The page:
• A repository for security documents 
  • Guided risk management and alerts 
  • Automated vendor reviews
  • Reporting on the overall compliance program

Integrate compliance into your onboarding process

Many standards and regulations require you to have policies that all employees must follow and training that each employee must complete. To ensure that your team-related compliance tasks are complete, make these requirements a part of your onboarding processes.

Implement routine, regimented policy reviews

Continuous compliance also provides an opportunity for continuous improvement. Create a routine of reviewing policies and practices on a regular basis. This could be something as simple as setting up a quarterly calendar reminder to review policies, determine how well these policies are performing, and make any necessary improvements.

Make vendor management a priority

Each vendor you use presents a certain amount of risk to your business. Establish practices to review the vendors you use on a regular basis, monitoring for issues like breach of contract, security risks, and any other potential risks.

 

Use strong data protection practices

As part of your continuous compliance, strengthen your data protection through controls like classification and encryption, security risk management practices, and developing business continuity plans that enable your business to continue operations in the event of a breach.

Create an incident review process

While continuous compliance will reduce the likelihood of an incident, your program should set up a way for you to learn from any incidents that do occur. Establish a process that you follow after an incident has been resolved to investigate the root cause and put systems in place to prevent future issues.

How Vanta enables continuous compliance  

It’s important to choose the right tools to get to a state of continuous compliance. These tools should make managing your program easier and more sustainable as your business grows. 

Vanta’s trust management platform allows you to streamline your compliance program as you scale your business. With Vanta, you can automate your compliance across multiple frameworks, centralize your risk management, and streamline your security reviews. Schedule a demo with our team to see if a trust management platform is right for your compliance program.

{{cta_testimonial2}}

Scaling your compliance doesn't have to SOC 2 much.

Learn how to add new frameworks to your compliance program without adding to your workload.

Scaling your compliance doesn't have to SOC 2 much.

Learn how to add new frameworks to your compliance program without adding to your workload.

Scaling your compliance doesn't have to SOC 2 much.

Learn how to add new frameworks to your compliance program without adding to your workload.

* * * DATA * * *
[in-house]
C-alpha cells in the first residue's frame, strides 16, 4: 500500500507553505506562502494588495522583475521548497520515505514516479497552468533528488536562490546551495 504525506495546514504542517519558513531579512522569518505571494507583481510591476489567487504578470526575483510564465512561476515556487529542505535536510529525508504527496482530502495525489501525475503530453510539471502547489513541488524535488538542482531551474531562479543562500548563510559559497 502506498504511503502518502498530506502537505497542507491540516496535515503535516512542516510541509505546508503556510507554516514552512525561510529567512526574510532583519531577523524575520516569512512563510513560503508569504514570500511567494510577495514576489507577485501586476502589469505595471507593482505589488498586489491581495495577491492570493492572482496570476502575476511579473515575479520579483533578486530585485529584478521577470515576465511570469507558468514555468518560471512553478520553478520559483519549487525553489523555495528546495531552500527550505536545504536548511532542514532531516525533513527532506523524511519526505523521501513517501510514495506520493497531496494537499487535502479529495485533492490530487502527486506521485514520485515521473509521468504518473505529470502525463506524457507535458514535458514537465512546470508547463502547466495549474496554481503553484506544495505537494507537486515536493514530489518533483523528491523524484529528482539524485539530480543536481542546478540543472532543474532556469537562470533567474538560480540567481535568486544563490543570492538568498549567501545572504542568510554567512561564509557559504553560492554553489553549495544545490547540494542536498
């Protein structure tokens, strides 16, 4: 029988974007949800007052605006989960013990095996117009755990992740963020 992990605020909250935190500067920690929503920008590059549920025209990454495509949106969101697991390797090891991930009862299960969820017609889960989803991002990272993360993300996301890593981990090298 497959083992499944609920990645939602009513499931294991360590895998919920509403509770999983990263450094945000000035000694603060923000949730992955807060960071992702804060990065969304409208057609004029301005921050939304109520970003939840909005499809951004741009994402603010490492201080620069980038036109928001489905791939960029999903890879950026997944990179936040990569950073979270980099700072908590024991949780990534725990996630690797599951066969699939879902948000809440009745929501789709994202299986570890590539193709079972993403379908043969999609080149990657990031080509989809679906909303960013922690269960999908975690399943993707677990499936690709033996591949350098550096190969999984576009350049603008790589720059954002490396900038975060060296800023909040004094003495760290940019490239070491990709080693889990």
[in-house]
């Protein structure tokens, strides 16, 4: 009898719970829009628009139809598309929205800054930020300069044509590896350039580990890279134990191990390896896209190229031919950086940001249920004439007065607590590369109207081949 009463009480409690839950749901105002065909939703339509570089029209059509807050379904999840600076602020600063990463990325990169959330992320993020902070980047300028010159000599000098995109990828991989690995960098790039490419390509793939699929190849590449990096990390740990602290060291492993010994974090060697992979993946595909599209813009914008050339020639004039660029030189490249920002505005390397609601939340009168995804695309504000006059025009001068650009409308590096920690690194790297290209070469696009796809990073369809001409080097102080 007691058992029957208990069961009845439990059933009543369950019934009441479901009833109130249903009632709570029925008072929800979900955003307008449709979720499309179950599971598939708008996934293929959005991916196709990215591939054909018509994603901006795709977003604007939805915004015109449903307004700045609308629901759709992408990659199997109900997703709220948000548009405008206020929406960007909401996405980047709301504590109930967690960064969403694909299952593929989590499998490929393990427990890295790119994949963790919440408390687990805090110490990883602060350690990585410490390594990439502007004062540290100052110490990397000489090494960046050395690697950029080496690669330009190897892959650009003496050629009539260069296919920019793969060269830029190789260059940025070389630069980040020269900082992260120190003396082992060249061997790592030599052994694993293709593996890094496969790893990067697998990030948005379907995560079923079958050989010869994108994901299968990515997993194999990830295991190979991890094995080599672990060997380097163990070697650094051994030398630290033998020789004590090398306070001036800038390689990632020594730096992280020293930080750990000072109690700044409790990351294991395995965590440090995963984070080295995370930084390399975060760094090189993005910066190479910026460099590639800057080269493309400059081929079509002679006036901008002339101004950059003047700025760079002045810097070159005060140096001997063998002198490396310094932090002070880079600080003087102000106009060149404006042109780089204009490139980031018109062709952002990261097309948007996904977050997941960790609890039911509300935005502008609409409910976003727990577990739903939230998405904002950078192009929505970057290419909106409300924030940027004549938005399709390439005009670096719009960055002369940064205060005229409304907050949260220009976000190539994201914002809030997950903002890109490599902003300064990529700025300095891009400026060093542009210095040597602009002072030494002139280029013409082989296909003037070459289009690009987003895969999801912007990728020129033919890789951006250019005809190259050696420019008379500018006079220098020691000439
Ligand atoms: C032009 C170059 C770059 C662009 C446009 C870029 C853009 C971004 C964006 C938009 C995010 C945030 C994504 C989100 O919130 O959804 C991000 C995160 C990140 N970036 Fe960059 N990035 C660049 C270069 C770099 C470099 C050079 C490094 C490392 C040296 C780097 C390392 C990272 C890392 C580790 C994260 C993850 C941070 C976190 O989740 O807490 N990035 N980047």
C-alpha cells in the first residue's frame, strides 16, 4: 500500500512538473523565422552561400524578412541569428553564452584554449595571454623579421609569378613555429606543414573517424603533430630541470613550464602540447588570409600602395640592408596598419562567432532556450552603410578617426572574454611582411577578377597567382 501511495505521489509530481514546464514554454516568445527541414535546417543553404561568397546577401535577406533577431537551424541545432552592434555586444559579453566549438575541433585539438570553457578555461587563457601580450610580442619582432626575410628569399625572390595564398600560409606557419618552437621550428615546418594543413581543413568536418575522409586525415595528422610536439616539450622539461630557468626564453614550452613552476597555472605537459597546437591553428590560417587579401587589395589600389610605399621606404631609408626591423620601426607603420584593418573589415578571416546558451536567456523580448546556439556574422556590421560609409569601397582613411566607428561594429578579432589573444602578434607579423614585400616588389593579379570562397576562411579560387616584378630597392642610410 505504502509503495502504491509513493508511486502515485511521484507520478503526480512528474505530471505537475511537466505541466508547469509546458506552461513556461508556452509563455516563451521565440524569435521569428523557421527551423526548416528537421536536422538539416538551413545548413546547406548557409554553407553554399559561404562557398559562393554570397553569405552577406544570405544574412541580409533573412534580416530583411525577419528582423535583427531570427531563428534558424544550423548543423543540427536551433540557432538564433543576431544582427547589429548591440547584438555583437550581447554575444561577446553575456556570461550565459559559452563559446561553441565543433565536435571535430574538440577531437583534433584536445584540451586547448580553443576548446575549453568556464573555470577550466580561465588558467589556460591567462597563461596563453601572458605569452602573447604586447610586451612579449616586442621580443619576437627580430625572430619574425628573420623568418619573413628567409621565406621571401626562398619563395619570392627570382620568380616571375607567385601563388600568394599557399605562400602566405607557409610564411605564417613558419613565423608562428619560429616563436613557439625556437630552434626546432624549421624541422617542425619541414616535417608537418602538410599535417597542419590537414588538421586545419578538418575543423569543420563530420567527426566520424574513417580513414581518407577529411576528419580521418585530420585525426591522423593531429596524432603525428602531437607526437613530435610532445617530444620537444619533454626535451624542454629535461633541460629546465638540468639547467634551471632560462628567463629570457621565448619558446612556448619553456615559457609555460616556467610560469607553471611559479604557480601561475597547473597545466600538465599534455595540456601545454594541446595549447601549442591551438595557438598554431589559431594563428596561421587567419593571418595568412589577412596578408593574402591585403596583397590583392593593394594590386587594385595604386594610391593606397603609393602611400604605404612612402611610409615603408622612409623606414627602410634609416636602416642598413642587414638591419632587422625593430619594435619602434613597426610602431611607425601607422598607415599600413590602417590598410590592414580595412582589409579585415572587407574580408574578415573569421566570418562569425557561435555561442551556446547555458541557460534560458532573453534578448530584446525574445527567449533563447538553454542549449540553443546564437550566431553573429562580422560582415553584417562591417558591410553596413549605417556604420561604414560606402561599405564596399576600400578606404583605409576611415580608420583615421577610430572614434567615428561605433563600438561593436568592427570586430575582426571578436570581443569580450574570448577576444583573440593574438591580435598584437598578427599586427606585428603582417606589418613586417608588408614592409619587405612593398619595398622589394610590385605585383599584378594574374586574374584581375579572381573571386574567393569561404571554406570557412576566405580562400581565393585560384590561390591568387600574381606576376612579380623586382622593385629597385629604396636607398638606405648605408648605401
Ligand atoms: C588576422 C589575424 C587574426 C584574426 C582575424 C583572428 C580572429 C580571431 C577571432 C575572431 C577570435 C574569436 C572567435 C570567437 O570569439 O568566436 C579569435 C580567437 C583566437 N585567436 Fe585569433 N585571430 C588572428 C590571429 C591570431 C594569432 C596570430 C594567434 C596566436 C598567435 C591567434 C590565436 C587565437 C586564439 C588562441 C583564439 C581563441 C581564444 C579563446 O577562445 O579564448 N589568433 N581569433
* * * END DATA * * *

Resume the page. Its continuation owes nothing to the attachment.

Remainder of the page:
Without Vanta, we’d be looking at hiring another person to handle all the work that an audit and its preparation creates.”

Willem Riehl, Director of Information Security and Acting CISO | CoachHub

Role:GRC responsibilities:
Board of directors
Central to the overarching GRC strategy, this group sets the direction for the compliance strategy. They determine which standards and regulations are necessary for compliance and align the GRC strategy with business objectives.
Chief financial officerPrimary responsibility for the success of the GRC program and for reporting results to the board.
Operations managers from relevant departmentsThis group owns processes. They are responsible for the success and direction of risk management and compliance within their departments.
Representatives from relevant departments
These are the activity owners. These team members are responsible for carrying out specific compliance and risk management tasks within their departments and for integrating these tasks into their workflows.
Contract managers from relevant department
These team members are responsible for managing interactions with vendors and other third parties in their department to ensure all risk management and compliance measures are being taken.
Chief information security officer (CISO)Defines the organization’s information security policy, designs risk and vulnerability assessments, and develops information security policies.
Data protection officer (DPO) or legal counselDevelops goals for data privacy based on legal regulations and other compliance needs, designs and implements privacy policies and practices, and assesses these practices for effectiveness.
GRC leadResponsible for overseeing the execution of the GRC program in collaboration with the executive team as well as maintaining the organization’s library of security controls.
Cybersecurity analyst(s)Implements and monitors cybersecurity measures that are in line with the GRC program and business objectives.
Compliance analyst(s)Monitors the organization’s compliance with all regulations and standards necessary, identifies any compliance gaps, and works to mitigate them.
Risk analyst(s)Carries out the risk management program for the organization and serves as a resource for risk management across various departments, including identifying, mitigating, and monitoring risks.
IT security specialist(s)Implements security controls within the IT system in coordination with the cybersecurity analyst(s).